Arethusa Aground on Farewell Spit

Arethusa Aground on Farewell Spit

Regular readers of WW will be familiar with Bay of Islands photographer – Dean Wright and the stunning images he shares with us. Dean and partner Deb are the custodians of the classic woody – Arethusa, which has one of the best back stories of all the craft in your fleet. The 33’ Arethusa was built in 1917 by Bob Brown and started life as a gaff rigged cutter, 105 years later she has the features of a commercial ex work boat – but a very swish one 🙂 Link below that shows some of the transformation – and being such a looker she has made numerous WW appearance, but today we bring to light a somewhat unknown (to most of us) event in her life – I’ll let Dean do the intro to the above photo essay :-

“Deb and I were down south recently and did the Farewell Spit Bus trip. The tour operators were able to tell us approximately where Arethusa ran aground all those years ago (late December 1955). 

They dragged the boat to the other side of the Spit and relaunched her, about 1.2km’s. An excerpt from book at the Spit lighthouse keepers house: “She was sailing between New Plymouth and Nelson and the crew thought they were heading between the lights of Farewell Spit and Stephen’s Island when they ran aground. Obviously they mistook the light on Cape Farewell for that on the Spit, and, as the Cape Farewell light had only gone into operation in 1951, they may have been unaware of its existence.”

The press clipping above in the Christchurch Press ran the headline – ‘The Arethusa – A Total Loss’ – well they got that wrong – well done to everyone that invested the funds and time to help Arethusa become a centenarian. If anyone knows more detail of her time in the South Island, Deb and Dean would love to hear from you.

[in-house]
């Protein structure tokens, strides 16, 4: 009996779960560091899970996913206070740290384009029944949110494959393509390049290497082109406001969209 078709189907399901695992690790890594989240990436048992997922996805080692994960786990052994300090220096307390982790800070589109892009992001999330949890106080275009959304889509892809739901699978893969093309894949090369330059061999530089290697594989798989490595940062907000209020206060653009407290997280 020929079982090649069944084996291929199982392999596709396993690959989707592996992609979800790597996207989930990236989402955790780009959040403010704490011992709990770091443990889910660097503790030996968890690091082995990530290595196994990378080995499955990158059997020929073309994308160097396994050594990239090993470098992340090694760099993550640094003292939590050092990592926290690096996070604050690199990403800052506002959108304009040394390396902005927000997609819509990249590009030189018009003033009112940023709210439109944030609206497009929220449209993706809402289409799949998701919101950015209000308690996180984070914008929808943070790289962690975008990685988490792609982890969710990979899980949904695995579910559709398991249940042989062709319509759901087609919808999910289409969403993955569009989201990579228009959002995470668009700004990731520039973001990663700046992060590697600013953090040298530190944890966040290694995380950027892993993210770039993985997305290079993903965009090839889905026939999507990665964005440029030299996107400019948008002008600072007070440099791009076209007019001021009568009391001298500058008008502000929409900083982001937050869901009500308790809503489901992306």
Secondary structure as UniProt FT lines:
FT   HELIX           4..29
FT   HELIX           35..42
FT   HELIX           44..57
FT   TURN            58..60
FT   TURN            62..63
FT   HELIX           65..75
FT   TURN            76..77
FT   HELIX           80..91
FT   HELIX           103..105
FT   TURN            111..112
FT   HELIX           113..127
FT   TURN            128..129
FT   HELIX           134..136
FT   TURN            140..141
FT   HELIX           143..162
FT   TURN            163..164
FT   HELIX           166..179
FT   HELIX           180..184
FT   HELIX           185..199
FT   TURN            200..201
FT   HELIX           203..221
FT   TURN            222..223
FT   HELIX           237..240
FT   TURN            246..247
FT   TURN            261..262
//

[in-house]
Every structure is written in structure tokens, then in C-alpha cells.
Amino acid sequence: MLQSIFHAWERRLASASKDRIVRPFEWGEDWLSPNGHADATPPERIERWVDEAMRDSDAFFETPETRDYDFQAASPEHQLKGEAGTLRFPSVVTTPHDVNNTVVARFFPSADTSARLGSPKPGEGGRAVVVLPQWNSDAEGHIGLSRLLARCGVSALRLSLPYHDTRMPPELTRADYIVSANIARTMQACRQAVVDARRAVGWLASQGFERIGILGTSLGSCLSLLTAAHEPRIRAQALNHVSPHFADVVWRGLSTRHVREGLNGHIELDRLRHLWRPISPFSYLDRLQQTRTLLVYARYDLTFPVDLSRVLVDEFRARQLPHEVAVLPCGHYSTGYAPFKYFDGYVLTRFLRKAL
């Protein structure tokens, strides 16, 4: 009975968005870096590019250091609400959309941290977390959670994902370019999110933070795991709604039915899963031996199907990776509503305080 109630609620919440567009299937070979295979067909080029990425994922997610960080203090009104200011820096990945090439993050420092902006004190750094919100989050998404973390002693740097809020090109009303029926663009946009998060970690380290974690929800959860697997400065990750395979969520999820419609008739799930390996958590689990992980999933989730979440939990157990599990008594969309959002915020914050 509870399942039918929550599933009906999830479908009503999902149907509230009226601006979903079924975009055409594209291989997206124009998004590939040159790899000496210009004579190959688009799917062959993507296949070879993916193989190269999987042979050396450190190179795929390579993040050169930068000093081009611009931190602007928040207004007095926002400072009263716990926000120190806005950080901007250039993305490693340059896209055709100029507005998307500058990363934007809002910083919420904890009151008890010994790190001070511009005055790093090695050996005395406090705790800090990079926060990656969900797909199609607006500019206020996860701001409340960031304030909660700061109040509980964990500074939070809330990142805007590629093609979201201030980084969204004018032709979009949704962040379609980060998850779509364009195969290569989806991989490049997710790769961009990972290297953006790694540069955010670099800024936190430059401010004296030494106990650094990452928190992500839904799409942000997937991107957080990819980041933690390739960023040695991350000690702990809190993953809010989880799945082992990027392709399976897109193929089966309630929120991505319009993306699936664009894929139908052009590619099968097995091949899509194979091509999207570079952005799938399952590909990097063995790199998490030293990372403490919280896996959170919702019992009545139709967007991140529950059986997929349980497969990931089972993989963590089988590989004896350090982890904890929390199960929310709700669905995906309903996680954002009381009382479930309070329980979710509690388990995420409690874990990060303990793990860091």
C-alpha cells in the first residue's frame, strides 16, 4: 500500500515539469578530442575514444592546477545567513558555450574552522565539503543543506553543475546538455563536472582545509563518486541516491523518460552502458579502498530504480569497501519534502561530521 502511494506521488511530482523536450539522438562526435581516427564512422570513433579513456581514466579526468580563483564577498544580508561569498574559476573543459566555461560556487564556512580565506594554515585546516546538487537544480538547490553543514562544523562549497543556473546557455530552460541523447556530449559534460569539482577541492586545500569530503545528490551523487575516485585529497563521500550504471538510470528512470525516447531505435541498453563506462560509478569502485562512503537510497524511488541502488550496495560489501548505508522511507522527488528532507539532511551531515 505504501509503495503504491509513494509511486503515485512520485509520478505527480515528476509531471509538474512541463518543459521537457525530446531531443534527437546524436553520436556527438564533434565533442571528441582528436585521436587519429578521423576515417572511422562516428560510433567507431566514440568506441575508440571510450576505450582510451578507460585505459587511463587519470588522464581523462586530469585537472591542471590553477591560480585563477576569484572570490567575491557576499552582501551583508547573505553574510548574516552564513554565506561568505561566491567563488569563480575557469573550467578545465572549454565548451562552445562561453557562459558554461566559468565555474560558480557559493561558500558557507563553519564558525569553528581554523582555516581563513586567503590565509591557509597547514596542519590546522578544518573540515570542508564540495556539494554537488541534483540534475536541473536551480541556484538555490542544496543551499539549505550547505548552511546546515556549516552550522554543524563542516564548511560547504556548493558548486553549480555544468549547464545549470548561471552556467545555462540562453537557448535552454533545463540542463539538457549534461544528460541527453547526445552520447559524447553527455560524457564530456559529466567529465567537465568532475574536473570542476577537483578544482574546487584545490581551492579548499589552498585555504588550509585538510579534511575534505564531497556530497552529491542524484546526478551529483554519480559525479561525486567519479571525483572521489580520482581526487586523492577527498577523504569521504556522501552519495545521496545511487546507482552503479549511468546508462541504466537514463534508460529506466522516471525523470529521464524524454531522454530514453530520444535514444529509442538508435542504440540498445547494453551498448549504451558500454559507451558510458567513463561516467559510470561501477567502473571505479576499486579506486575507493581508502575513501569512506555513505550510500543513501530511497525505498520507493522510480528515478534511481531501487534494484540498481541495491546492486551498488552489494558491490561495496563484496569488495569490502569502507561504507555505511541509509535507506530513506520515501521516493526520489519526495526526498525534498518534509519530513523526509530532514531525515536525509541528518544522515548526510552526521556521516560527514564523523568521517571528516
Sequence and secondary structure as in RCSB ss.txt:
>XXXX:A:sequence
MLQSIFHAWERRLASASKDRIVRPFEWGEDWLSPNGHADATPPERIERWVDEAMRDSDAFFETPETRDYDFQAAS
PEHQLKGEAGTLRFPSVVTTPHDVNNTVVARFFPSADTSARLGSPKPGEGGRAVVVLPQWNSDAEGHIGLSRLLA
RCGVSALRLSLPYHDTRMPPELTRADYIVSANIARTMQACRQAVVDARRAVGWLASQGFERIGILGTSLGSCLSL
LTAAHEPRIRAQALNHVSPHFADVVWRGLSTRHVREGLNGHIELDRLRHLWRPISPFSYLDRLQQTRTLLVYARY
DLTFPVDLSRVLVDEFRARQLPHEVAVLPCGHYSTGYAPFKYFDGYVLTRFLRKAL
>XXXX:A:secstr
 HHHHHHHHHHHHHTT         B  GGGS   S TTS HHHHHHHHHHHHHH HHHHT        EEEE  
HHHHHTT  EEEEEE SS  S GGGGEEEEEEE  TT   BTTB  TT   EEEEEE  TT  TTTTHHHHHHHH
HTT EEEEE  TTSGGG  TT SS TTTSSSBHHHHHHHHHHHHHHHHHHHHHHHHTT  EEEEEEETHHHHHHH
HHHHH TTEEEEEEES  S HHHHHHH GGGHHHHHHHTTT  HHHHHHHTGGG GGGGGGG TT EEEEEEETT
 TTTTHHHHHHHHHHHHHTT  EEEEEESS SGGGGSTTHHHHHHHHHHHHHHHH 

5 thoughts on “Arethusa Aground on Farewell Spit

  1. Hi Dean. Given the pre-1921 sail number, that probably is Bob Brown at the helm, as he owned her until 1929.

    I just looked at the Alexander Turnbull website and I see they hold a glass negative for your image labelled ‘photographer unknown’. This may mean that it is not a Winkelmann image as his negatives were usually (but not always) numbered in the corners.

    The Turnbull does however hold the negatives of another excellent amateur photographer A.H. Kinnear (an Auckland dentist) and a contemporary of Winkelmann who had many of his images publishes in magazines of the time.

    A query to the Auckland Museum’s pictorial collection with those Winkelmann Arethusa negative numbers, 9071 and 9259, might confirm it either way.

    The lack of a dinghy and the racing flag still indicates a race rather than a casual cruise. She did enter the 1919 and 1920 Anniversary regattas which is when most marine photographers (e.g. Winkelmann or Kinnear) were out on the water.


  2. Henry Winkelmann only took 2 photos of Arethusa, one on 29/1/1920 (neg number 5189/9071) and another on 18/3/1922 (Neg number 5462/9259).

    Arethusa’s sail number was 36 up to the 1921/22 season when she was issued with the new alpha-numeric number, B-12.

    In that image above she is carrying sail number of 36, is not towing a dinghy and would appear to have a racing flag at her masthead, indicating that she was in a race rather than just out for a cruise.

    Arethusa entered the 1920 Anniversary Regatta (First division) and was photographed by Henry Winkelmann that day.

    I am 90-95% sure that the image above is that of Henry Winkelmann, taken on Anniversary Day 29/1/1920. If you have a physical print of that image the negative numbers on its reverse should confirm this date.


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